Having ‘built’ the characters and created the story, how did it feel to then sit back and see your story come to life. Was the translation from your head to the television screen relatively faithful?
“It’s really weird, with this adaptation I wasn’t hands on involved, but I have got a really good relationship with the team at Left Bank who made it for Netflix.
“They did offer to show me scripts as they were coming up, but I didn’t want to see them because I thought that if I was adapting it, I wouldn’t want the author looking over my shoulder saying, ‘You are not doing that bit right’ and also, it’s not my job, because once you sell it they can do what they like with it. But I did go to the read through and I went on set and to me, they’ve done such a great job.
“With this, it’s so faithful that I feel like I can take all the good credit!
“The casting was great too, they are all amazing in their own way, and I can’t picture the characters without picturing those in the show now.”
Sarah is enjoying the positivity radiating from her lockdown smash-hit, but work never really stops for this author. She’s so busy that she struggled to remember how many books she’d written in another interview.
She laughs: “It’s more the fact that I can’t add up,” she admits, totting up the titles, “I’m finishing my 27th,” she promises.
Often, authors tell us that they treat their job as a 9-5, but Sarah bucks that trend: “Some people go to a shed or whatever, and I say, ‘Why would you do that?’ I think the whole point of being a full time writer is that you don’t have to go to an office for a certain amount of time a day.”
While she’s happy just to ‘sit down on the sofa with a cup of tea and a bag of crisps,’ by her own admission Sarah is something of a workaholic and writes seven days a week.
Downtime? In a ‘non-pandemic life’ she would head into London once a week for meetings and commitments and to visit friends, but she is happy enough to be wandering around Stony Stratford’s stores and diners too.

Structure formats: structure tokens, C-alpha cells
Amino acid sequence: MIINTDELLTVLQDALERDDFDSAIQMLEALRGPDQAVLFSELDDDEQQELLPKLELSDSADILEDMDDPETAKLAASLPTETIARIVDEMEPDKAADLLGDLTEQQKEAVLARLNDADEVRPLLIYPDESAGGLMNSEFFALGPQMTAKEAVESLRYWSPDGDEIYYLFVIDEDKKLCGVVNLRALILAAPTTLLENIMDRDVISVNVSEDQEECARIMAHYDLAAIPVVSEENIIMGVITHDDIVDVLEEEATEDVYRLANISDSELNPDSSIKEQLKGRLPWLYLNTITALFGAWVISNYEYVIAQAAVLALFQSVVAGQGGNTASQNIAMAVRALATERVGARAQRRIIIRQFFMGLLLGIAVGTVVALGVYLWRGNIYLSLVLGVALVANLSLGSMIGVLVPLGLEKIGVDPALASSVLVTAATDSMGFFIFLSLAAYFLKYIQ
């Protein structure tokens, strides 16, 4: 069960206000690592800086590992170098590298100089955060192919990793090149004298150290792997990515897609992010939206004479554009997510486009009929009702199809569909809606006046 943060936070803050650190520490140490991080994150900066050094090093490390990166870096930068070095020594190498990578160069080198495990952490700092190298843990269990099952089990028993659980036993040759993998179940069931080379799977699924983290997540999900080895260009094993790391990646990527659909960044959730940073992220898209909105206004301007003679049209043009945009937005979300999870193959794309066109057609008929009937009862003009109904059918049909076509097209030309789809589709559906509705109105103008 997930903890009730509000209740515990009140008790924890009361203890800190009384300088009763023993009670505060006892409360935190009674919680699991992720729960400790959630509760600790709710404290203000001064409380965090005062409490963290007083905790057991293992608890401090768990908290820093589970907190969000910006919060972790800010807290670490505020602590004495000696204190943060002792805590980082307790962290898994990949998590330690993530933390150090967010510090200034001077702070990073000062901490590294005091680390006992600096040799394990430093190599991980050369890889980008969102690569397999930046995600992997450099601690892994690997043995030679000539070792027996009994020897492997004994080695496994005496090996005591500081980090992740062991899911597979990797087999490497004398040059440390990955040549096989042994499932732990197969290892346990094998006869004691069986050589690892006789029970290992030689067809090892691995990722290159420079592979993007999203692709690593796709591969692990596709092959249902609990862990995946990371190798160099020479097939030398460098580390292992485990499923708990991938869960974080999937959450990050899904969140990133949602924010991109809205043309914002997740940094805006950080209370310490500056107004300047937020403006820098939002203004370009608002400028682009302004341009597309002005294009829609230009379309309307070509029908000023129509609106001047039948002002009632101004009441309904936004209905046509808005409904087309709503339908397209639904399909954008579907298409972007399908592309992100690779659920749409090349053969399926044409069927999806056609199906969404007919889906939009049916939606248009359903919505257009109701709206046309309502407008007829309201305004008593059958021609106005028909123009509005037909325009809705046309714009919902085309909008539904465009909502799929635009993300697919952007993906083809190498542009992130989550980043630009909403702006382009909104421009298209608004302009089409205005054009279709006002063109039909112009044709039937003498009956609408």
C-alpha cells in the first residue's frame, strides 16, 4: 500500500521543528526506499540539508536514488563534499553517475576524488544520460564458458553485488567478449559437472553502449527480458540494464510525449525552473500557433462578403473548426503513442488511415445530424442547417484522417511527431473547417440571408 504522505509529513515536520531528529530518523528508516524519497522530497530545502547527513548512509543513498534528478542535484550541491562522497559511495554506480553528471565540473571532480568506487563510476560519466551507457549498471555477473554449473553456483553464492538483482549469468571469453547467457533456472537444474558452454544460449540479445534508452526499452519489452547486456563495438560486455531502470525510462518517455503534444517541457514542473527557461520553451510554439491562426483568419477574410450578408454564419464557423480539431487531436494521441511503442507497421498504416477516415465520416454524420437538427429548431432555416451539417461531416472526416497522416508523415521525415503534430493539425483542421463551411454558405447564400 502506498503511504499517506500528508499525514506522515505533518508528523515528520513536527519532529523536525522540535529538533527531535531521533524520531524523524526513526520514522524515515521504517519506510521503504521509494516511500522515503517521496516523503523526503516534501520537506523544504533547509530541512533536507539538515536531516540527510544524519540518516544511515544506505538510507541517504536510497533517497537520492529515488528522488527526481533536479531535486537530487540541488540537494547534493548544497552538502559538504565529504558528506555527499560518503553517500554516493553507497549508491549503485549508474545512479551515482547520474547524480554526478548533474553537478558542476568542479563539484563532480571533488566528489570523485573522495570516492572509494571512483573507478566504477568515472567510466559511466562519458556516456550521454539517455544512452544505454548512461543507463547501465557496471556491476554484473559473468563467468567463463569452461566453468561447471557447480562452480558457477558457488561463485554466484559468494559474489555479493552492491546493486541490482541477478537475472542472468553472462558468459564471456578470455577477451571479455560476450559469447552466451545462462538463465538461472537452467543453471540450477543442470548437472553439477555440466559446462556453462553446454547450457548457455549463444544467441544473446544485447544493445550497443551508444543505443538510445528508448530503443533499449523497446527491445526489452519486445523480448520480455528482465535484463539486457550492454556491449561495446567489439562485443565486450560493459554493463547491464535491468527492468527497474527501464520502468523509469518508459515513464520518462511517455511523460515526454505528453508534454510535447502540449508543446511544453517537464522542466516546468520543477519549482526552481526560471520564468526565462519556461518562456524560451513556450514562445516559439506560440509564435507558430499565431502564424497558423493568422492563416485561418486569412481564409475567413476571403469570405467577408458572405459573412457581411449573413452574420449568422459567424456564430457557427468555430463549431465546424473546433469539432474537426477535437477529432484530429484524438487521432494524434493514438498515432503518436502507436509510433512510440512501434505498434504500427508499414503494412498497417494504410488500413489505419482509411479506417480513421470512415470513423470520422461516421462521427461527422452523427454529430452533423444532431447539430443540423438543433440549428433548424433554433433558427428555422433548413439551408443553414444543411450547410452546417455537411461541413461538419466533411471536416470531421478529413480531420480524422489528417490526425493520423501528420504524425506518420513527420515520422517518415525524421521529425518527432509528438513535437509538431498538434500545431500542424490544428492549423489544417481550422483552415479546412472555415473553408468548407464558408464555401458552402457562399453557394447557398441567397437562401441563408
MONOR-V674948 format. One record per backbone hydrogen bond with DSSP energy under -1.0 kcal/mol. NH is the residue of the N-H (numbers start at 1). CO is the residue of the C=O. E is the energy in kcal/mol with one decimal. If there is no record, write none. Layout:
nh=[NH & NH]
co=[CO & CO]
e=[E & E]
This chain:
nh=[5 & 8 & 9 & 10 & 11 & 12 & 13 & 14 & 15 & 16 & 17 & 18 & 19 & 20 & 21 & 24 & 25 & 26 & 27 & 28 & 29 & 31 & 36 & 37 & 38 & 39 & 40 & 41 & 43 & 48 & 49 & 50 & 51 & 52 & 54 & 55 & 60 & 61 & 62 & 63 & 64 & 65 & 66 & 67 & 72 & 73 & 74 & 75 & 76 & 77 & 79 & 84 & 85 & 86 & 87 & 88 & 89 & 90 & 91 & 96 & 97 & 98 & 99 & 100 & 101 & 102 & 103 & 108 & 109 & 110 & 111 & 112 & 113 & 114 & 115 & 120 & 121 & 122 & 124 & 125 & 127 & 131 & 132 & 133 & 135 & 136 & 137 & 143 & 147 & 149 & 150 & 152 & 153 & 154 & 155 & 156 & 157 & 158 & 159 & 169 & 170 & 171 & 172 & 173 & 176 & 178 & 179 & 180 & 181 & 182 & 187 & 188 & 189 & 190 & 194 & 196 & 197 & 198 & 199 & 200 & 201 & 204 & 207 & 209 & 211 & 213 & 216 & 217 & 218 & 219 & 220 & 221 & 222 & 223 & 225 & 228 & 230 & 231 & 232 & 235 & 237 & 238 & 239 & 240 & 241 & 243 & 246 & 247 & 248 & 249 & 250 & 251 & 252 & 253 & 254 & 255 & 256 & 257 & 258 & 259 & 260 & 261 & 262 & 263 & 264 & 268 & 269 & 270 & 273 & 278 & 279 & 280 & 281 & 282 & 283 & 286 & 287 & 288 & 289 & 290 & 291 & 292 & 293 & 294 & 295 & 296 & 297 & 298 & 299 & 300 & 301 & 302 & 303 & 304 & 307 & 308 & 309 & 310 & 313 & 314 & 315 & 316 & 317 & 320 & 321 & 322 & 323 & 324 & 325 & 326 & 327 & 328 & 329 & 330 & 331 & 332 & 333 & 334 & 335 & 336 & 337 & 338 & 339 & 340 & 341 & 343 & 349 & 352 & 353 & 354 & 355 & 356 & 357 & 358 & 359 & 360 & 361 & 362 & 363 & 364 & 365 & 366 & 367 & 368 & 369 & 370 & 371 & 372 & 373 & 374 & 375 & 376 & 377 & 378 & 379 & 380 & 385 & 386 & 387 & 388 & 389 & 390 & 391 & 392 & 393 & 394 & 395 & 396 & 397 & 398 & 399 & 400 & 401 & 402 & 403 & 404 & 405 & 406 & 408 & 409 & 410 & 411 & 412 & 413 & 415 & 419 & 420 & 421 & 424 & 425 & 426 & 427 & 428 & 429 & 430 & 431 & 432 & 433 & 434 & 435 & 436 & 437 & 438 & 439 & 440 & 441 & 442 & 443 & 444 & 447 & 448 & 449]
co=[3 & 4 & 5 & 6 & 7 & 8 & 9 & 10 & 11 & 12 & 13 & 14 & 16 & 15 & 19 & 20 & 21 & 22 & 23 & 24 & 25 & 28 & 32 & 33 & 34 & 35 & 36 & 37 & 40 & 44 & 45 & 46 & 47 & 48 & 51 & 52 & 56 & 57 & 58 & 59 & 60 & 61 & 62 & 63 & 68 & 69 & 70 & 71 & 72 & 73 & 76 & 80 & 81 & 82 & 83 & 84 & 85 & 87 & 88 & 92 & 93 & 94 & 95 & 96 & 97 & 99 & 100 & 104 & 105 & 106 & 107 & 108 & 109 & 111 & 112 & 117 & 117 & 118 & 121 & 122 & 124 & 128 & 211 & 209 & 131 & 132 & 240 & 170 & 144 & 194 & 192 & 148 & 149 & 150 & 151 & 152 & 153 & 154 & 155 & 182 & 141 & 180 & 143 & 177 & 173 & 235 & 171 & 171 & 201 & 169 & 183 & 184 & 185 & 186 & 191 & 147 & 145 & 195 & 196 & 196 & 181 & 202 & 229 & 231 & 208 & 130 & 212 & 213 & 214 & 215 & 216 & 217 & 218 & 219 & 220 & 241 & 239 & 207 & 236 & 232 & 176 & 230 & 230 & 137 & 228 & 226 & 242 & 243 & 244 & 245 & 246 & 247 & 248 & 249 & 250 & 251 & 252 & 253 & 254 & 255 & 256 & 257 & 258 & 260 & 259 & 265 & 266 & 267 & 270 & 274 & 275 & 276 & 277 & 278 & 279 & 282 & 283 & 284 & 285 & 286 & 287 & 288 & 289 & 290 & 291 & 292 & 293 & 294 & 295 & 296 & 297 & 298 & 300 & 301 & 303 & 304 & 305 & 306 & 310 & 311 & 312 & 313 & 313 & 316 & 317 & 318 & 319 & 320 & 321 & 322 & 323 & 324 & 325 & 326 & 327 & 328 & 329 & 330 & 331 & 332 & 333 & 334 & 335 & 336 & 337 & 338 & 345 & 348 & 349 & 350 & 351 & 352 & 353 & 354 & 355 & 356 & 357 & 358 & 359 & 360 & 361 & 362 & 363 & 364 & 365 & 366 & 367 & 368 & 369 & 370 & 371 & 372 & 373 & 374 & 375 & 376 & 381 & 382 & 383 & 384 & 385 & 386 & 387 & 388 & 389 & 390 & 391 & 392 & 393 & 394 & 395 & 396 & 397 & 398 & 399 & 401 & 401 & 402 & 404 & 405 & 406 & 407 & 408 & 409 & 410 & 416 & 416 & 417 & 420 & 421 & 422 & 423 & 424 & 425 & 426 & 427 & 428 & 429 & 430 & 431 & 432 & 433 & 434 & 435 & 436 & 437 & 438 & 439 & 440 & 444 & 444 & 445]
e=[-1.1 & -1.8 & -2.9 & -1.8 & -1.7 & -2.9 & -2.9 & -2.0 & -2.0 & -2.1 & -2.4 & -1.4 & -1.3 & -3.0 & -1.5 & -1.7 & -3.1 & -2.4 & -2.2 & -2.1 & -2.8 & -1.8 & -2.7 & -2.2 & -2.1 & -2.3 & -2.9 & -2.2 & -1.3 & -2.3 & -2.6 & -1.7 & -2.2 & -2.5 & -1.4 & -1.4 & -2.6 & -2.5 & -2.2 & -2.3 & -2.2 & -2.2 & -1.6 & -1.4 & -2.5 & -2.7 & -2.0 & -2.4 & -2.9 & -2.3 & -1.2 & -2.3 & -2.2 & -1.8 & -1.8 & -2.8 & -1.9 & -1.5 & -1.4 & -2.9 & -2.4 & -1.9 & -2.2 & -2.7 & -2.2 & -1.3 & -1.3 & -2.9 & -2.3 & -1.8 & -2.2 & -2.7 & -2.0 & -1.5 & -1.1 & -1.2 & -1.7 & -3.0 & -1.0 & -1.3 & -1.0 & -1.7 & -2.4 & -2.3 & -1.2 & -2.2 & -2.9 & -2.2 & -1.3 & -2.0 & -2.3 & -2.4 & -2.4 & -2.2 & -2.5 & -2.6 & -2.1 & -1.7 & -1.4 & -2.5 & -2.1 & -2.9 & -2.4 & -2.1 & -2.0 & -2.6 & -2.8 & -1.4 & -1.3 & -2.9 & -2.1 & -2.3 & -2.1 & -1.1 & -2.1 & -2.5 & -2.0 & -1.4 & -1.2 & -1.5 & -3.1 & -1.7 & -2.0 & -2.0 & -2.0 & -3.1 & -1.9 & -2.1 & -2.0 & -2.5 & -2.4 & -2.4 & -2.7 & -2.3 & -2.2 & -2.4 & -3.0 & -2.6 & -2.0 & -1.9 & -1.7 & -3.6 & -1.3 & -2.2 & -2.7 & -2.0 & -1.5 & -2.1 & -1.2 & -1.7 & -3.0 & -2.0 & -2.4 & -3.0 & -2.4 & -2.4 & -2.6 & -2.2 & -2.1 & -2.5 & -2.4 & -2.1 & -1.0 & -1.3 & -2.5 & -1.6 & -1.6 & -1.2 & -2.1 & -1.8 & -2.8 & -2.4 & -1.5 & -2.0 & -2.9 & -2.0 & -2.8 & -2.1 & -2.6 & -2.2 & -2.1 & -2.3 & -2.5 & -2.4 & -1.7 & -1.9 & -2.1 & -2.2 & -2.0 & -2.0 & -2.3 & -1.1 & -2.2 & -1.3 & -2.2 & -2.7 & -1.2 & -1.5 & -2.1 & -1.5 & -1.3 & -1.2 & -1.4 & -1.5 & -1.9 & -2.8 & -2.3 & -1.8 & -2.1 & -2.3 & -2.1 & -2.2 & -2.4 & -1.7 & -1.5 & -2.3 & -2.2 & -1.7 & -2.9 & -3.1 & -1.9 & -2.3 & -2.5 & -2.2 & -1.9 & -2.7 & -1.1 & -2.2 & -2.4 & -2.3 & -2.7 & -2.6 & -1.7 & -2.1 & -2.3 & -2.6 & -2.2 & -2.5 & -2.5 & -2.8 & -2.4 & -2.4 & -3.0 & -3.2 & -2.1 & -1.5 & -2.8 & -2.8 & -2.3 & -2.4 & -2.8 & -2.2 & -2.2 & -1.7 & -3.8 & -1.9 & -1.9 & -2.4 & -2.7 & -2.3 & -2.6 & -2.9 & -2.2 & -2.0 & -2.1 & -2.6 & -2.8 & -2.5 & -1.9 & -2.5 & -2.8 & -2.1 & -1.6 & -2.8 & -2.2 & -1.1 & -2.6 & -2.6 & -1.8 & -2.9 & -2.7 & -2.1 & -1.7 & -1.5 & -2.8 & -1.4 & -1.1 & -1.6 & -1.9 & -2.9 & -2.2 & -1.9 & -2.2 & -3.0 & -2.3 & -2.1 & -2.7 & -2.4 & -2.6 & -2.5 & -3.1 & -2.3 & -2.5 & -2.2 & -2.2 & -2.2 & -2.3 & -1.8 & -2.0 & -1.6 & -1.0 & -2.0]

“I like pottering around the town, acting like an old lady popping into the charity shops and having a bit of a rummage – I can’t wait for them to open again, it has been so long! “Sunday would be lunch with friends; either a roast dinner or an Italian, or to go and sit outside French Affaire, just go to the pub. I’m not really a massive doer of things,” she says, “I don’t have a car, I didn’t have one in London and I haven’t driven for years now, because I don’t really see the point, the only times I’ve been up CMK are when I’ve been doing book events.
I’m literally in Stony or I get a train into London. I like Stony, and I’m happy with it.”
Currently, the former English teacher (“I did it for six years. Teaching is quite fun and I really liked the kids, although I hated the bureaucracy”) is juggling a number of exciting projects: “I’m finishing a book which will be out next year, I’ve written the adaptation of a book of mine called The Death House which will hopefully be filming next year, and there are a couple of TV things…”
And her mind is always bubbling with thoughts for future page-turners: “I think you train your brain to look for ideas,” she says, “It’s like any job – your brain starts to work that way and to look for things. I just like things that are a bit dark with a bit of a mystery. They don’t always have to be supernatural or have any weird in them, but I do like the idea of a puzzle.
“In general I’m a bit of a ditsy person,” Sarah admits, “All of my intelligence goes into my books and the rest of my life is just a mess!”
Follow Sarah on Twitter @SarahPinborough